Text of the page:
Sgt. Robert Heinle
Department: Missoula Police Department
Tour of Duty: 8 years
Cause of Death: Gunfire
On October 28, 1998, Sgt Robert Heinle was shot in the line of duty while pursuing a forgery suspect.
Sgt. Robert Heinle responded to a report of a forgery at a downtown Missoula bank. As he arrived on scene he spotted the suspect, Jamie Martin. Martin fled on foot and Heinle pursued. After a short pursuit, Martin ambushed Sgt. Heinle, shooting him in the shoulder and neck. When the first officers arrived on scene, Heinle was not breathing and had no pulse. Thanks to the proficiency of the first responders and outstanding local care, Bob survived the incident.
The injury left him a high-level quadriplegic - paralyzed from the neck down. After spending six months in a rehab hospital in Denver, Bob and his wife Lisa, returned to their house in Frenchtown and began relearning how to live and find a new 'normal' in the foreign world of quadriplegia. They discovered how to embrace their new life with the help of friends, family and community that supported them through all the challenges and the triumphs.
During his years with the department, Bob was a firearms instructor, a hostage negotiator, supervised the FTO program, a member of the domestic violence council and was promoted to Patrol Sergeant after just 7 years. Bob was an eloquent speaker and had spoken at the Mathew Shepherd memorial addressing the concerns and rising incidents of hate crimes. After Bob's injury, many people who remembered Bob from the memorial wrote to thank him for his words of understanding and genuine concern for the community.
Bob was raised on his family's cattle ranch in Eastern Montana and attended school in Rosebud, MT. He worked on the ranch and loved to play high school basketball. He moved to Missoula and attended the University of Montana. Shortly after graduating with a degree in accounting he was hired with the Missoula Police Department. Bob married Lisa in 1996. They spent their free time riding horses, skiing, hiking, traveling and enjoying the outdoors.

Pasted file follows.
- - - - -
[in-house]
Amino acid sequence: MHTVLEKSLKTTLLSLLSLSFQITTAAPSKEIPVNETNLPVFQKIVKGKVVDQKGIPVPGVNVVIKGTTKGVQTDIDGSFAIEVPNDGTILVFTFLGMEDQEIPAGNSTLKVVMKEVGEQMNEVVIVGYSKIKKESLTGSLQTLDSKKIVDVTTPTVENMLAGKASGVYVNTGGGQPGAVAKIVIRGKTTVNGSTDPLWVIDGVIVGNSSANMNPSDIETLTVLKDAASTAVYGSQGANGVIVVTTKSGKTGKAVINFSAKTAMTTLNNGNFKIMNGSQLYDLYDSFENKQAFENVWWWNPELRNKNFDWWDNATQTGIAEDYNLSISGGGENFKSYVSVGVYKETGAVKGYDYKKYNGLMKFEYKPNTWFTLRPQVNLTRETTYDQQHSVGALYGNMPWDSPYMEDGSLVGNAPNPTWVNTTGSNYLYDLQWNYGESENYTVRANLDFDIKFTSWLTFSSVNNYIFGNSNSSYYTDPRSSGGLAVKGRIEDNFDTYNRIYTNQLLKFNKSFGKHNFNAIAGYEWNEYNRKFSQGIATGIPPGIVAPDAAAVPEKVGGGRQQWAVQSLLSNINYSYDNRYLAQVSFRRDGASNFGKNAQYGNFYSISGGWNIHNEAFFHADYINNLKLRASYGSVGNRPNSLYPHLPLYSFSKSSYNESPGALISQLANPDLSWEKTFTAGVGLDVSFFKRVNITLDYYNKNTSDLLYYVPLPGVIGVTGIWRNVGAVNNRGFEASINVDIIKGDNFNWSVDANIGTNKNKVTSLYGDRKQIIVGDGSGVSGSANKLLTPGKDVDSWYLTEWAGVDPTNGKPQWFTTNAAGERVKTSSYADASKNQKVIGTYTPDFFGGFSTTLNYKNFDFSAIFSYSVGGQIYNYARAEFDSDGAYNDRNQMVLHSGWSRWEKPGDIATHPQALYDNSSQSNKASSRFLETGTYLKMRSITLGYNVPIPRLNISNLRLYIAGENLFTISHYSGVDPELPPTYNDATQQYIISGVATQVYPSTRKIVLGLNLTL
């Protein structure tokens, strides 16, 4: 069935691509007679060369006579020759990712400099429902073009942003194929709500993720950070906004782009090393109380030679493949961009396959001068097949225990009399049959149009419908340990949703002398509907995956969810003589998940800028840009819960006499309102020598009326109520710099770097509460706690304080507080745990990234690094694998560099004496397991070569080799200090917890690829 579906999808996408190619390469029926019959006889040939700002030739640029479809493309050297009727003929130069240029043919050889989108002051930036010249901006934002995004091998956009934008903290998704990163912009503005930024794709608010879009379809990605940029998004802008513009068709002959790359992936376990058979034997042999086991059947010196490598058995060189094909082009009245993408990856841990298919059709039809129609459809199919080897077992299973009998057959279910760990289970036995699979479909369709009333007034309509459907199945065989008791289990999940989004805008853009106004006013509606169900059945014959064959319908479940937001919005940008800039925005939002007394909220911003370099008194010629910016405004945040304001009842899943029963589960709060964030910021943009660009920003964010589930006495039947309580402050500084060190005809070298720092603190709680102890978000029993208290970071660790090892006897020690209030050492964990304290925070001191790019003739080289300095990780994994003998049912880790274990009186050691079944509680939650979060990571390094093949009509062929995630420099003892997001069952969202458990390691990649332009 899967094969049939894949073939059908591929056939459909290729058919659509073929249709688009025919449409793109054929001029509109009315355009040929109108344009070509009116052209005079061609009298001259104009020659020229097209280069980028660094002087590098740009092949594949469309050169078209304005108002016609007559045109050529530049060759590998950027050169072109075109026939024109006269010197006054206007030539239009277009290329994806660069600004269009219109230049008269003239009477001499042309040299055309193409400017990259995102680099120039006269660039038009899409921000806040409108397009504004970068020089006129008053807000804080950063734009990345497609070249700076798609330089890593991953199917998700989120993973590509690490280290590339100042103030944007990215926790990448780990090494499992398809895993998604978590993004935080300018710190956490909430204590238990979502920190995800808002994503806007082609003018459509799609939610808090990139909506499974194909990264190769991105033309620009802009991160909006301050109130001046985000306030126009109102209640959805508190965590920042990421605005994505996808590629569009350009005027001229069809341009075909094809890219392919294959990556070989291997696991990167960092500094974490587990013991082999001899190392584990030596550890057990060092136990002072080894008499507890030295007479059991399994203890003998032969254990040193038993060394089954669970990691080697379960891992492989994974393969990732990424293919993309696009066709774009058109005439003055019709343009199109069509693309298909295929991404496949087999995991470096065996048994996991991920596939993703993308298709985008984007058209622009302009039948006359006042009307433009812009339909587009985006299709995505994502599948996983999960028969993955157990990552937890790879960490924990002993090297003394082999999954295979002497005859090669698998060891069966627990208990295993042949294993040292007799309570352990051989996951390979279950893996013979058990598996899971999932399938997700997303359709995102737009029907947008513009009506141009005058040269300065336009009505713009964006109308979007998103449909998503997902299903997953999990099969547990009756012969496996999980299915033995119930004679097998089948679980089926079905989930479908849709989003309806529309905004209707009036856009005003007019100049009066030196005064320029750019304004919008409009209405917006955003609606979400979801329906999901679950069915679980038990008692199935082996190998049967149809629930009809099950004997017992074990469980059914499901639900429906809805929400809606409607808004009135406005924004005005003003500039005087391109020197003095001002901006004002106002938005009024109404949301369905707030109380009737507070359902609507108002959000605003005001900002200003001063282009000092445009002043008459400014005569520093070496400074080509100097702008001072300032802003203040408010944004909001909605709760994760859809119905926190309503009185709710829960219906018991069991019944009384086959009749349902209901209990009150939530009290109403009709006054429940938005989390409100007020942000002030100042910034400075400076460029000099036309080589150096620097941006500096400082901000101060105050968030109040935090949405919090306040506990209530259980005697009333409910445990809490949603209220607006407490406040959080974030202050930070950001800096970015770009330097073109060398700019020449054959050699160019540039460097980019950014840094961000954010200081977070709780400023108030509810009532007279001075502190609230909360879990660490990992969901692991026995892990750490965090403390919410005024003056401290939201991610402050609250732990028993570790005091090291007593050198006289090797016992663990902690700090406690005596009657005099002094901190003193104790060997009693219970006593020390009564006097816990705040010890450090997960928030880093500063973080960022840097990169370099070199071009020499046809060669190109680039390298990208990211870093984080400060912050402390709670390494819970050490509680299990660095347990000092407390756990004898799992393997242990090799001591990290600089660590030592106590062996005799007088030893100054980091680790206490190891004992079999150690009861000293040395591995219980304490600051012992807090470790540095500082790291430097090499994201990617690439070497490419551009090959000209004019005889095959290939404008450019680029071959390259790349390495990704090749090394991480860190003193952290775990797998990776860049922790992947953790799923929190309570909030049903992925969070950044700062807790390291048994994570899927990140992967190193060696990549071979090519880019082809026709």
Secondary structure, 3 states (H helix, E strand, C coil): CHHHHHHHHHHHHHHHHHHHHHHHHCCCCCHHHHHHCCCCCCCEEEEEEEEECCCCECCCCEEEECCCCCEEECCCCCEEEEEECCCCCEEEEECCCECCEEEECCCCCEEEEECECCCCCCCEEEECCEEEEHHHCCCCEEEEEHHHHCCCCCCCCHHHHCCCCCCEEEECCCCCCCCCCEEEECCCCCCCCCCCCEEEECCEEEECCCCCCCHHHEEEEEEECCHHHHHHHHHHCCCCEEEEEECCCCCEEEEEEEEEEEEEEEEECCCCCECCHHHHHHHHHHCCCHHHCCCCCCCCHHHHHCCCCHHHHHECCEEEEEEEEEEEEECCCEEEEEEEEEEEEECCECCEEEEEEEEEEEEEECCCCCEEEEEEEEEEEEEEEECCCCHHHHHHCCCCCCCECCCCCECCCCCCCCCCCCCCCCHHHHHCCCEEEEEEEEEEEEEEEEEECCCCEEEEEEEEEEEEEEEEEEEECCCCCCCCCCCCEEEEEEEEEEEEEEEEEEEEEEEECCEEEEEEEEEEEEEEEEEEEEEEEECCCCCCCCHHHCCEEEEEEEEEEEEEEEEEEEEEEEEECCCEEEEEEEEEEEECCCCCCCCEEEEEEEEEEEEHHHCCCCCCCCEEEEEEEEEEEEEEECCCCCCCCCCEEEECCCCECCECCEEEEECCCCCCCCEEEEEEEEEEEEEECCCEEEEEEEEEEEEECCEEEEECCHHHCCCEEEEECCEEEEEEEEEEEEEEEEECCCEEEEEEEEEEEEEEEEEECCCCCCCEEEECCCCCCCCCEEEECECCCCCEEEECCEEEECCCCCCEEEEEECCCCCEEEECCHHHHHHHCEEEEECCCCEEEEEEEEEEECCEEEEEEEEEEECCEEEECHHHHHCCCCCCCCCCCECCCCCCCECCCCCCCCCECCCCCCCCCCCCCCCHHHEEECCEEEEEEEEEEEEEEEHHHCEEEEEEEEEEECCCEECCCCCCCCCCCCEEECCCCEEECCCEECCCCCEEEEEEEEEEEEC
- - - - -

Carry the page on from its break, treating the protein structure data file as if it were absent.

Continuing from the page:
Sgt. Heinle grew up exploring the outdoors and loved to hunt and fish. After his injury, he was able to pursue his passion for hunting with the aid of a sip-and-puff rifle mount. He also used adaptive equipment to play cards, read and manipulate his computer. He and Lisa continued to travel and explored most of the U.S. Many friends commented that even with the restraints of his disability, Bob experienced and embraced life more than most able-bodied people. He had a kind spirit and great wit - an inspiration to many. As his good friend and Chief, Pete Lawrenson, wrote, "Bob was an extraordinarily competent police officer, valued member of the community and just a great person. For those of us that had the privilege of knowing and working with Bob, before and after the shooting, his enthusiasm for life was contagious."
Sgt. Robert Heinle survived his injury until February 12, 2010. Hundreds of law enforcement officers from around the region came to pay their respects and honor Bob.
In honor and tribute to Bob, after his passing, his wife Lisa and friends founded the 'I Run For Bob' Foundation. Their mission is to restore quality of life and provide otherwise inaccessible recreation experiences to individuals and families whose life has been affected by a life-altering injury or disability. Bob lived a very full, active and meaningful life; the goal of the Foundation is to help others do the same.